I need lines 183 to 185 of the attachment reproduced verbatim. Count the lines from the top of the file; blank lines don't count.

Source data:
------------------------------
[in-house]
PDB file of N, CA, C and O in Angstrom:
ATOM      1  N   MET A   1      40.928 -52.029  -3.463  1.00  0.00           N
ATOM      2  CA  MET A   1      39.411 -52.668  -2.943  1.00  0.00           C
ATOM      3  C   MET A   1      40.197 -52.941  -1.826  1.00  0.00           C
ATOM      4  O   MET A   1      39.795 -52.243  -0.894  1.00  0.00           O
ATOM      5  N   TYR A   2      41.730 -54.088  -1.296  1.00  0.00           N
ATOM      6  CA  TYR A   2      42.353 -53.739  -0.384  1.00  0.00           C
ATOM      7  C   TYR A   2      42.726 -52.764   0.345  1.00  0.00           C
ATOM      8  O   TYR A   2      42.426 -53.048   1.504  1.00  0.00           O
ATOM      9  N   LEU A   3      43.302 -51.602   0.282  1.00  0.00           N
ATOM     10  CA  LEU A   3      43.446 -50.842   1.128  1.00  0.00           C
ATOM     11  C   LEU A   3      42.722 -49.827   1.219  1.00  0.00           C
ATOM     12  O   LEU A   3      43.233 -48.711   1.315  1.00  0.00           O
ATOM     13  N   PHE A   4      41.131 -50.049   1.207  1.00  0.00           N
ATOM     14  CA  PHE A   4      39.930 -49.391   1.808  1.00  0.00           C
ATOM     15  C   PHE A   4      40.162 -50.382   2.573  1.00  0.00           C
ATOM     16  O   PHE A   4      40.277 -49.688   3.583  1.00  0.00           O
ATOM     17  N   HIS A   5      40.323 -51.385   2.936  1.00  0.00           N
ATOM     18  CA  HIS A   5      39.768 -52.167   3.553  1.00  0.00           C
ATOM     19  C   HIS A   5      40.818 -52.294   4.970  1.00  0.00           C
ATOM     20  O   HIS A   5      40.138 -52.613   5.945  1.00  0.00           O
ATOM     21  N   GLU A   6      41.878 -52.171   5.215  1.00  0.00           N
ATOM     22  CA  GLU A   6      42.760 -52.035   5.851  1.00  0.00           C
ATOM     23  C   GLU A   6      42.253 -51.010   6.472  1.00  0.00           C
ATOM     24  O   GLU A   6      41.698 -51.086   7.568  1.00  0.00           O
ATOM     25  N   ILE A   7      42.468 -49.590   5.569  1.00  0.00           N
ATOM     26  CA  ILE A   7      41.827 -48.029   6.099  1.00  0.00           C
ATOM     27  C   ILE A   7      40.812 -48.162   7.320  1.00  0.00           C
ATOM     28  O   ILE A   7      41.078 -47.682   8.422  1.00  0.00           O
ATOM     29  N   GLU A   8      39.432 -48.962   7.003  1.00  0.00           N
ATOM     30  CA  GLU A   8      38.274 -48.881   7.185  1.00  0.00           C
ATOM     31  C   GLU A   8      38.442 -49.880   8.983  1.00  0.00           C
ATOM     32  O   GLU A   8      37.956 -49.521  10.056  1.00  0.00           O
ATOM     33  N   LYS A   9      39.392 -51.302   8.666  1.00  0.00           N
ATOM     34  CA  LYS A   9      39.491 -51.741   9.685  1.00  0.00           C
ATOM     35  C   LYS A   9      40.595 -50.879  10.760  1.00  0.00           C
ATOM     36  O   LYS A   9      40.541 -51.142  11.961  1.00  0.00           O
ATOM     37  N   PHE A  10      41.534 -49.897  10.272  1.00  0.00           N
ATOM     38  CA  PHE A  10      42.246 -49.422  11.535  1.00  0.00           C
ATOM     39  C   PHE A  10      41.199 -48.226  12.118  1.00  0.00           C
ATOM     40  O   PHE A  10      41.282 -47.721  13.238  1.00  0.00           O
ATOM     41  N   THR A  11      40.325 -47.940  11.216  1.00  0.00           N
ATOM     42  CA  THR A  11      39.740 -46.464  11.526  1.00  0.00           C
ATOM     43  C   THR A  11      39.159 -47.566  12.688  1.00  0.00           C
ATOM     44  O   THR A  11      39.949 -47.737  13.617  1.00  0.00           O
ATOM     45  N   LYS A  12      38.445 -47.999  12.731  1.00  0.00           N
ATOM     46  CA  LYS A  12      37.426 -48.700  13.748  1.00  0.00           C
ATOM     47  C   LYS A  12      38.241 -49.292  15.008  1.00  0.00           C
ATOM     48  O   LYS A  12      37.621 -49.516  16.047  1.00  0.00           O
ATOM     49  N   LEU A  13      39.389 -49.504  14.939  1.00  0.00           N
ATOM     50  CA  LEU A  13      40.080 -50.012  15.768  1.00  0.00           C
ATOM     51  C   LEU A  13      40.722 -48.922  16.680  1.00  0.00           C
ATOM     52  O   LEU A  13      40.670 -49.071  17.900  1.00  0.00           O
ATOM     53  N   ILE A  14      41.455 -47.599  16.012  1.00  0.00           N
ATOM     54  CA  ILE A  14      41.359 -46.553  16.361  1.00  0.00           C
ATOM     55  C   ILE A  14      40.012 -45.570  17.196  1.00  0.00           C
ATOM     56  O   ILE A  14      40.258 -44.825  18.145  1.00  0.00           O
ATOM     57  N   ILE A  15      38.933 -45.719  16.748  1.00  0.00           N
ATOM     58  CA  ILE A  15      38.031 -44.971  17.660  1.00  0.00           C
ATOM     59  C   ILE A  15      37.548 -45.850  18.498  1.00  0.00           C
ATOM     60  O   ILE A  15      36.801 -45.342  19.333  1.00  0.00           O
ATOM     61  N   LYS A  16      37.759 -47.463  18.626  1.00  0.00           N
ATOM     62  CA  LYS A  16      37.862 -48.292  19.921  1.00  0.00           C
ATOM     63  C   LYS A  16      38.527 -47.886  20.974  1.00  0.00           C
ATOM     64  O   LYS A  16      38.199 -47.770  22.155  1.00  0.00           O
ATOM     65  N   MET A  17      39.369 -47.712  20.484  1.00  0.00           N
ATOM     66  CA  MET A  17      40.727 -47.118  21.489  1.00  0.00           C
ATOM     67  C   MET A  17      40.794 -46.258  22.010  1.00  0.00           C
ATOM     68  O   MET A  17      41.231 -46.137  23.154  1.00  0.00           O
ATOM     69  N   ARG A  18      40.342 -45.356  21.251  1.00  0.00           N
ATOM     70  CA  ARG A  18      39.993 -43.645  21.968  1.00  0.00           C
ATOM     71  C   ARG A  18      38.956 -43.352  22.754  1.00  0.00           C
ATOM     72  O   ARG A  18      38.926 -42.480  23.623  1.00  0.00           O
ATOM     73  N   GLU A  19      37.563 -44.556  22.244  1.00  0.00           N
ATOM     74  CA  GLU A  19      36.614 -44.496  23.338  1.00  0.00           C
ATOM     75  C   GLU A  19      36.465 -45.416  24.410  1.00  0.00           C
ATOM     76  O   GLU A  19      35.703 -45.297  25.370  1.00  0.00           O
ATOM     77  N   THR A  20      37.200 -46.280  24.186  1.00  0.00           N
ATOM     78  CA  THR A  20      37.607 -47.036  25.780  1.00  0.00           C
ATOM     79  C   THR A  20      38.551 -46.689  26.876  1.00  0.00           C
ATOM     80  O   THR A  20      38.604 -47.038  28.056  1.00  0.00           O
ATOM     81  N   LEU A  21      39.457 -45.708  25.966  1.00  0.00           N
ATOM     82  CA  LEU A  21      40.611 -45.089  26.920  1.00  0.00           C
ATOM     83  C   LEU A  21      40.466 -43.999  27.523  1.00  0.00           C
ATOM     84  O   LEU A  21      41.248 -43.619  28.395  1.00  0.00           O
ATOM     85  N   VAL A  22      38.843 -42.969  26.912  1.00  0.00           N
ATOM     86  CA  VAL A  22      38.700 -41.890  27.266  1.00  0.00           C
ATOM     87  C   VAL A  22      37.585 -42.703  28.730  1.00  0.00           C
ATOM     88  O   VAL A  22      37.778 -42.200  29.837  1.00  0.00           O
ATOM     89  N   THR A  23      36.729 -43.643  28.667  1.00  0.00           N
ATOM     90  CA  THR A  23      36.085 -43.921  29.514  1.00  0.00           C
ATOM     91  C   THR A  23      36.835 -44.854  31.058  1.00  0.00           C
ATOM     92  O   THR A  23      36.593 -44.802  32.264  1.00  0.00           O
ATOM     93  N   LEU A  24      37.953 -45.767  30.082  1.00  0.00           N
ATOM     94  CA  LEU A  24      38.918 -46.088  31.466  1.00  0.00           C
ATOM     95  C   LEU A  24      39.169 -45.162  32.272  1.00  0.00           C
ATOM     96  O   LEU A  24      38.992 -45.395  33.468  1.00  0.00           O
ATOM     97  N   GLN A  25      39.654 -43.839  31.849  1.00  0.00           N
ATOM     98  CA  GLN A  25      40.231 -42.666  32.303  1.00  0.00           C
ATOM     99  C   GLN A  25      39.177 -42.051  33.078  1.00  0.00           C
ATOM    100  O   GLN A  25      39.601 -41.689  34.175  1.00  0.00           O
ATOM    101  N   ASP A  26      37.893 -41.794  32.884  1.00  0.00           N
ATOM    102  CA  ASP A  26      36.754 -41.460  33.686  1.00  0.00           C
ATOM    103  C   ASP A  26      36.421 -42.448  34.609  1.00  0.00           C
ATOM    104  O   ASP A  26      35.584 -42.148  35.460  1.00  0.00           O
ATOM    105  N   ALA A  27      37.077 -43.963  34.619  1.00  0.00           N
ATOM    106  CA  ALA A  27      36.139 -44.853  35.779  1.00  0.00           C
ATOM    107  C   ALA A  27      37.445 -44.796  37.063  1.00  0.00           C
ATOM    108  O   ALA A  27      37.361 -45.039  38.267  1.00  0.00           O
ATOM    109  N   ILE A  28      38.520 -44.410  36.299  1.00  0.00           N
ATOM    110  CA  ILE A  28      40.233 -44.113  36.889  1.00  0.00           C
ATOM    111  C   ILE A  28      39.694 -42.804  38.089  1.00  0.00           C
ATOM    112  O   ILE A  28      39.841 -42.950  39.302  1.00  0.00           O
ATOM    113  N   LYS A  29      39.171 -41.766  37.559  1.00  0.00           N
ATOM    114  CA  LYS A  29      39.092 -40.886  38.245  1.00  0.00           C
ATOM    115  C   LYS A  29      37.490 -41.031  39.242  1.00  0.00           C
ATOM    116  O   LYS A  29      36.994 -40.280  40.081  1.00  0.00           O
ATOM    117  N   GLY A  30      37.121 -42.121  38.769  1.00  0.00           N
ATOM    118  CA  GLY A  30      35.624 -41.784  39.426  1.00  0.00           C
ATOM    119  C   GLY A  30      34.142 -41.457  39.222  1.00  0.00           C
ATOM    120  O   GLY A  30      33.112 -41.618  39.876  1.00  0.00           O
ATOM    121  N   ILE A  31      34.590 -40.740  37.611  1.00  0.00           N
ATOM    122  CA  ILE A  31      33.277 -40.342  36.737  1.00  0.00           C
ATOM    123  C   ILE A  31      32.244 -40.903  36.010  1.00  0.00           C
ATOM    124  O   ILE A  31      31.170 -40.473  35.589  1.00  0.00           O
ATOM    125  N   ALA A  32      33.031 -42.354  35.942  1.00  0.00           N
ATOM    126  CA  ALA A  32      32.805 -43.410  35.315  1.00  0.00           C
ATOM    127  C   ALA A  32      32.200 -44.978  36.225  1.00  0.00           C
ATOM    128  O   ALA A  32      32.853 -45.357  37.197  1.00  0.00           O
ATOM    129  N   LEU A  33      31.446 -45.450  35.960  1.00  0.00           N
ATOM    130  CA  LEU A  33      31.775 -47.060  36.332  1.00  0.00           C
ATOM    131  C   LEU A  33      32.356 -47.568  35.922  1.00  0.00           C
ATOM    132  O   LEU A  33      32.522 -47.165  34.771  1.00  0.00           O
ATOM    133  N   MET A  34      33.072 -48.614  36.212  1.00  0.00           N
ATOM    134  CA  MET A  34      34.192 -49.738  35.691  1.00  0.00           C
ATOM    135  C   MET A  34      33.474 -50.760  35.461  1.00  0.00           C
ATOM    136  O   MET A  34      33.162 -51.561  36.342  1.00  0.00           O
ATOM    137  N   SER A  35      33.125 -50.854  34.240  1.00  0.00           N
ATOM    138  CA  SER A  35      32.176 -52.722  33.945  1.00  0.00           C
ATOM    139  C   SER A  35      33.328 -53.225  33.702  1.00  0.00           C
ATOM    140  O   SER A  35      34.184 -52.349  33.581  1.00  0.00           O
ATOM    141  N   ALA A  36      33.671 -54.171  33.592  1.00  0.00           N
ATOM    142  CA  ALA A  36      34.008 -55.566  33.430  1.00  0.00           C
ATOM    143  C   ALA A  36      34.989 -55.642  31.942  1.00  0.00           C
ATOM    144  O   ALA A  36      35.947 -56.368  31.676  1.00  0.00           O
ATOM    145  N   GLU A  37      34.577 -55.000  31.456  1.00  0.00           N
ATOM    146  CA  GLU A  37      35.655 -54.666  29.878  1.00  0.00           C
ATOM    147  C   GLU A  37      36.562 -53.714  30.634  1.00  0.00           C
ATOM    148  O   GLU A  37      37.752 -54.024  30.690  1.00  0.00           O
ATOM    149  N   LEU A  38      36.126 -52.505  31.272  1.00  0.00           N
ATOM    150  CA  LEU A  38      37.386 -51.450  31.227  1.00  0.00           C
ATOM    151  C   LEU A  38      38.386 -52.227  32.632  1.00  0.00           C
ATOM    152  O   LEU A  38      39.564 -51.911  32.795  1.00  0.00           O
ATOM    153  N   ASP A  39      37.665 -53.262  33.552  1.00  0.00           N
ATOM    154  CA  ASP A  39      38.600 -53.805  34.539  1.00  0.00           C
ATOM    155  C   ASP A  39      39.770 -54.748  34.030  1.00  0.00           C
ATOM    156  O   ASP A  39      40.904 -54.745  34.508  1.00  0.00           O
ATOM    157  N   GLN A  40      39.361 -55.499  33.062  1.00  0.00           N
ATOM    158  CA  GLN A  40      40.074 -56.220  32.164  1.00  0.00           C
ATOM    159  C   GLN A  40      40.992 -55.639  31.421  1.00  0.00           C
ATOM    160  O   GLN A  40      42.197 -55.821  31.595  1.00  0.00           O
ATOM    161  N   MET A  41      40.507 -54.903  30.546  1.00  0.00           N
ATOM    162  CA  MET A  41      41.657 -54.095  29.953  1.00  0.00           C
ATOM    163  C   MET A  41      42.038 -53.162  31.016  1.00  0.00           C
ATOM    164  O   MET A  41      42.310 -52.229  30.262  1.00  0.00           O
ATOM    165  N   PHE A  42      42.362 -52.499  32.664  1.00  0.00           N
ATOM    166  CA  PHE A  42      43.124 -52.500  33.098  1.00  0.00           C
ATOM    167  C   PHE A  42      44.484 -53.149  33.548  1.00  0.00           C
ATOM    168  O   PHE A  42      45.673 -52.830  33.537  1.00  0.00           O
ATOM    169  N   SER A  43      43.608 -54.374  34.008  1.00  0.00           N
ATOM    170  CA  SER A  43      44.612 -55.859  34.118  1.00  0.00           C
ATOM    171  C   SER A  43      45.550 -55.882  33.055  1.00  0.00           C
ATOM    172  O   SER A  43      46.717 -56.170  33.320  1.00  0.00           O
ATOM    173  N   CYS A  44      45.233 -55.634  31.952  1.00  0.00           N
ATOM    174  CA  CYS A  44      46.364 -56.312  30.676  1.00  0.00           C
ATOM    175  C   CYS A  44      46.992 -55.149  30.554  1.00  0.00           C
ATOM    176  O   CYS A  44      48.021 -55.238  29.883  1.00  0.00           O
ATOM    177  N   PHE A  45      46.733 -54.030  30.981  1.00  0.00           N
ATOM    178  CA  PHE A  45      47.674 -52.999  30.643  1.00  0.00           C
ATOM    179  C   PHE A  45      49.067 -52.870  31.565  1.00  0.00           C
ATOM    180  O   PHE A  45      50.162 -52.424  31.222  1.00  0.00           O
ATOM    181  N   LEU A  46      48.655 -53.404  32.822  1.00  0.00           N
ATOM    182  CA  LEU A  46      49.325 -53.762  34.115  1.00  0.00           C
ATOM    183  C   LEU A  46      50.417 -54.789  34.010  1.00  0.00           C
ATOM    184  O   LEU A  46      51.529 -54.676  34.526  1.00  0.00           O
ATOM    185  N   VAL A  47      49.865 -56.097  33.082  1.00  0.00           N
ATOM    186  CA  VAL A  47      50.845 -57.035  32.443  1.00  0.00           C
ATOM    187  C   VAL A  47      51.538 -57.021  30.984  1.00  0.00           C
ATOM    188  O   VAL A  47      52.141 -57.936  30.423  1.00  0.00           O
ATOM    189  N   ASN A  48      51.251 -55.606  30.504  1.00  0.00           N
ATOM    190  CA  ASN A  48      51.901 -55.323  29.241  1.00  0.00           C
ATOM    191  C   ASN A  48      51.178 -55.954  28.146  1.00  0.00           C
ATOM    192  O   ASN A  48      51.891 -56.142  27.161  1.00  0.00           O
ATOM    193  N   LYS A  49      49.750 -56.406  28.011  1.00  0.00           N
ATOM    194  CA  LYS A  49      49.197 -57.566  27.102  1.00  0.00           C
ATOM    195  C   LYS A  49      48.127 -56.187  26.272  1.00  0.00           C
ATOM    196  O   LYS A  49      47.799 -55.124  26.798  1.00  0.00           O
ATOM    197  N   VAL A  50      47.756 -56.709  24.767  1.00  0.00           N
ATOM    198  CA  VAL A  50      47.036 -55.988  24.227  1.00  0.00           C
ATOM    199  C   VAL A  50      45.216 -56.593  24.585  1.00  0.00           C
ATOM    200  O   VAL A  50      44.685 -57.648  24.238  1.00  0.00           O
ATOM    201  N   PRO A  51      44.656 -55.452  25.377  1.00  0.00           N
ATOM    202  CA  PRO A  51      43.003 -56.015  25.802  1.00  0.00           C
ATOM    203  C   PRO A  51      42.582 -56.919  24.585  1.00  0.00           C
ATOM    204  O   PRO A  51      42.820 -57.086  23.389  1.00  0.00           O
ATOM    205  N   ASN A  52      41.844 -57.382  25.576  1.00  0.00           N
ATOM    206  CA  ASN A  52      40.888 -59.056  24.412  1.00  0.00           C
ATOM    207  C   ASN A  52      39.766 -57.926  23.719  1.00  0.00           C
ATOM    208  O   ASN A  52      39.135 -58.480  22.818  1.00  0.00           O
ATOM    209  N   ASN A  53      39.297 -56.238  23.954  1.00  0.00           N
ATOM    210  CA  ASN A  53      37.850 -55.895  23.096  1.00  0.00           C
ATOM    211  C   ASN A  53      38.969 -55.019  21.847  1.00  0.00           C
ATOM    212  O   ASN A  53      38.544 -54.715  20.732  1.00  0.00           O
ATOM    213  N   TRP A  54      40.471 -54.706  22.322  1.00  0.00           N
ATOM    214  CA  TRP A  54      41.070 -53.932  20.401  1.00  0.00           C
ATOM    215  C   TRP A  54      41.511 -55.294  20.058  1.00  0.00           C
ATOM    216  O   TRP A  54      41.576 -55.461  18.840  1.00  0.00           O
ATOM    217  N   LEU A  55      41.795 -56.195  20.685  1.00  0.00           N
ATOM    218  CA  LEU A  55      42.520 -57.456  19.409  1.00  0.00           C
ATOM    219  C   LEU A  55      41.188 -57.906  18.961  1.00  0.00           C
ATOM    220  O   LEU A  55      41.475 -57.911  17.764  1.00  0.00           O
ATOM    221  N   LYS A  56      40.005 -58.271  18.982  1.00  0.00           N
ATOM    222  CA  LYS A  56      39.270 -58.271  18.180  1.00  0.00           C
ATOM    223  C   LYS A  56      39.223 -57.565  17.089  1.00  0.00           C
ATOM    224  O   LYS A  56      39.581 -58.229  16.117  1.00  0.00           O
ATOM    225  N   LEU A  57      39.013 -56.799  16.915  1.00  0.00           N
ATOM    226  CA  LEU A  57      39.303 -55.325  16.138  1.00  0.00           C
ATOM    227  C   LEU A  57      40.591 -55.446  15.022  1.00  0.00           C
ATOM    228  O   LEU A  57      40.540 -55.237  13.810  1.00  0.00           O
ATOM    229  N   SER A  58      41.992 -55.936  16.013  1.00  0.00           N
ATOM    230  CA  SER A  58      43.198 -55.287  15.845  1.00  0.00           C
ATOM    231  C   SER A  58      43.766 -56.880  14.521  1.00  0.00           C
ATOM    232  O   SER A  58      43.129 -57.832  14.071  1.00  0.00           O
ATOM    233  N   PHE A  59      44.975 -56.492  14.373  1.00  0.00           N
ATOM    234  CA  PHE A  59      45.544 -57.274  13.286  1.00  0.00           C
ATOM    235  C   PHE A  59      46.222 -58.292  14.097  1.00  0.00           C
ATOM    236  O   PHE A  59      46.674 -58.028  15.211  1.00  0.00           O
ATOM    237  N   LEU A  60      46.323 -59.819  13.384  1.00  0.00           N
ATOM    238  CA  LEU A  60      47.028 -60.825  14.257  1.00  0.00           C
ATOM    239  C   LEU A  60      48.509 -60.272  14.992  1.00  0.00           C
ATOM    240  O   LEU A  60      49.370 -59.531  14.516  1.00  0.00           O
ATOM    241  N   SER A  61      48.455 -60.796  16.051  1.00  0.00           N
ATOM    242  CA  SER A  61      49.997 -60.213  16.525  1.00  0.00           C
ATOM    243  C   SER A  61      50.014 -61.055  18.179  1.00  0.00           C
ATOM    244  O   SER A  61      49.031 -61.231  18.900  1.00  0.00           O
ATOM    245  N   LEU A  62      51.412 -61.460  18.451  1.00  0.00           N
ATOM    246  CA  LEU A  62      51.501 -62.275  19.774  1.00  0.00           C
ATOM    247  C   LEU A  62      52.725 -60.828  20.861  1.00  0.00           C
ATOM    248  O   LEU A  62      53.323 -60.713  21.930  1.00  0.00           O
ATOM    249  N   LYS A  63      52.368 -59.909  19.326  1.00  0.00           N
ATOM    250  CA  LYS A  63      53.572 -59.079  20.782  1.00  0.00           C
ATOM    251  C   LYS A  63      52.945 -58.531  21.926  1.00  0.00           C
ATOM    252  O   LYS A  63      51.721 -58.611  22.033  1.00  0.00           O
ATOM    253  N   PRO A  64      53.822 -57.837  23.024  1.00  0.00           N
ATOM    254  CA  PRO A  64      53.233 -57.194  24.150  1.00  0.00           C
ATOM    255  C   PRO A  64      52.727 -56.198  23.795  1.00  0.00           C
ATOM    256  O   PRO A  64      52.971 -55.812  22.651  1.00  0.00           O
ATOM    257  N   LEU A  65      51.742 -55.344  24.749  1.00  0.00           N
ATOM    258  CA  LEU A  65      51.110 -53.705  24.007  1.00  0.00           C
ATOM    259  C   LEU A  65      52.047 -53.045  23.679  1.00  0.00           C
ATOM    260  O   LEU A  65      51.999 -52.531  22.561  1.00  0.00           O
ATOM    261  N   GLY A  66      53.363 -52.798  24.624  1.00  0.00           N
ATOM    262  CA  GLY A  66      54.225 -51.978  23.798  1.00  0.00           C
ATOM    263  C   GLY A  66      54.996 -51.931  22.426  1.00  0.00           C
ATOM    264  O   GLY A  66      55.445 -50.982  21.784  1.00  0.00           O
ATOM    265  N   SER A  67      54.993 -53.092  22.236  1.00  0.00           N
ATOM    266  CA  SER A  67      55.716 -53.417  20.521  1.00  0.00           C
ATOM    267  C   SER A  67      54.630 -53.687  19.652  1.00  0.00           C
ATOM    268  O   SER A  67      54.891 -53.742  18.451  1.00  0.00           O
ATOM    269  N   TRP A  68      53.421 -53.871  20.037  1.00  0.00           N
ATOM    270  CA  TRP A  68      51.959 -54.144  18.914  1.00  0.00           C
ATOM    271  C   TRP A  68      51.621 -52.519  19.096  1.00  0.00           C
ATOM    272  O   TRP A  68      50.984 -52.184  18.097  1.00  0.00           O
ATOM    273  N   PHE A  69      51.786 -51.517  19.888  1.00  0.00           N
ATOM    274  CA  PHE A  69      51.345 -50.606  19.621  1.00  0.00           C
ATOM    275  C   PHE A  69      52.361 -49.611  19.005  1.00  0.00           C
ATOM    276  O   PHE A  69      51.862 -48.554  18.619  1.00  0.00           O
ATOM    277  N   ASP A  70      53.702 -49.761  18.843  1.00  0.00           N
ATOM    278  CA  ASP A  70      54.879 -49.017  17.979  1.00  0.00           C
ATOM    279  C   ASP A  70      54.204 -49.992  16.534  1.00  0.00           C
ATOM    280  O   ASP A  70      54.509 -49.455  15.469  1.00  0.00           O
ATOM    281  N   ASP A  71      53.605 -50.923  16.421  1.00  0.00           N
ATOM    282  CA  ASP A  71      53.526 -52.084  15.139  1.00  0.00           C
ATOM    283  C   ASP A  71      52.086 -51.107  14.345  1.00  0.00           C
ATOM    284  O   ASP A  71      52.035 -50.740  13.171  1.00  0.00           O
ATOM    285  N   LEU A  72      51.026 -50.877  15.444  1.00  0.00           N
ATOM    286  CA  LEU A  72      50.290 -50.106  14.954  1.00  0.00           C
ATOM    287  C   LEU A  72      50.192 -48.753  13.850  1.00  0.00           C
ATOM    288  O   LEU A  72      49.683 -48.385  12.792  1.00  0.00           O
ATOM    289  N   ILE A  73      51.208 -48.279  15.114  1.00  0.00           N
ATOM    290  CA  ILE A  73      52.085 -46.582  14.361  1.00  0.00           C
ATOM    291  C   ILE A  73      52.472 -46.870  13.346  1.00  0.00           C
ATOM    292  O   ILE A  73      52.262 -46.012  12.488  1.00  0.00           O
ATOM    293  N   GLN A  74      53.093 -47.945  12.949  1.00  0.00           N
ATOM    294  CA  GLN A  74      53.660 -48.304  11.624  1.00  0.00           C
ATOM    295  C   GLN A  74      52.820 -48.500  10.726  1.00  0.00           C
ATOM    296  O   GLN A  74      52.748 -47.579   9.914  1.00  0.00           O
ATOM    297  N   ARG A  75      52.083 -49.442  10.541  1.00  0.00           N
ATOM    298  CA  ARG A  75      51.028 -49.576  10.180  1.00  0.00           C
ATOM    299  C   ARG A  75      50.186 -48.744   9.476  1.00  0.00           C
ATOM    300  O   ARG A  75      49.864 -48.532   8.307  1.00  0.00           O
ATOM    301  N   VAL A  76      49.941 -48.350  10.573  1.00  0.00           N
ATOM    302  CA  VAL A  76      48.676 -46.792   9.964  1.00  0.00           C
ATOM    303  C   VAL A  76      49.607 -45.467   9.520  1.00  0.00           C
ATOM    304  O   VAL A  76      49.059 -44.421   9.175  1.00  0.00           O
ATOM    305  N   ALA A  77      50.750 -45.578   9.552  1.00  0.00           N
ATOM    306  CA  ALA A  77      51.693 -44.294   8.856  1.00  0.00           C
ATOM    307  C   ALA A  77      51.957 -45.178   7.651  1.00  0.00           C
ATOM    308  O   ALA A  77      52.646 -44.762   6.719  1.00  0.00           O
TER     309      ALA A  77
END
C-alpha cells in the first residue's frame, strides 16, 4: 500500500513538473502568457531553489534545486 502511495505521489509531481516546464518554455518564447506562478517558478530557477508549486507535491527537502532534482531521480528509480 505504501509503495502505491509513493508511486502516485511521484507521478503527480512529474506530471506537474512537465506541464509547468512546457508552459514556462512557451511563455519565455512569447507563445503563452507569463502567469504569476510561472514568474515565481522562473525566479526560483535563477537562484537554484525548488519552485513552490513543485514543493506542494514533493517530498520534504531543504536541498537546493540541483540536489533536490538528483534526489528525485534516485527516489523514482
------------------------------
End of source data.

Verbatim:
ATOM    181  N   LEU A  46      48.655 -53.404  32.822  1.00  0.00           N
ATOM    182  CA  LEU A  46      49.325 -53.762  34.115  1.00  0.00           C
ATOM    183  C   LEU A  46      50.417 -54.789  34.010  1.00  0.00           C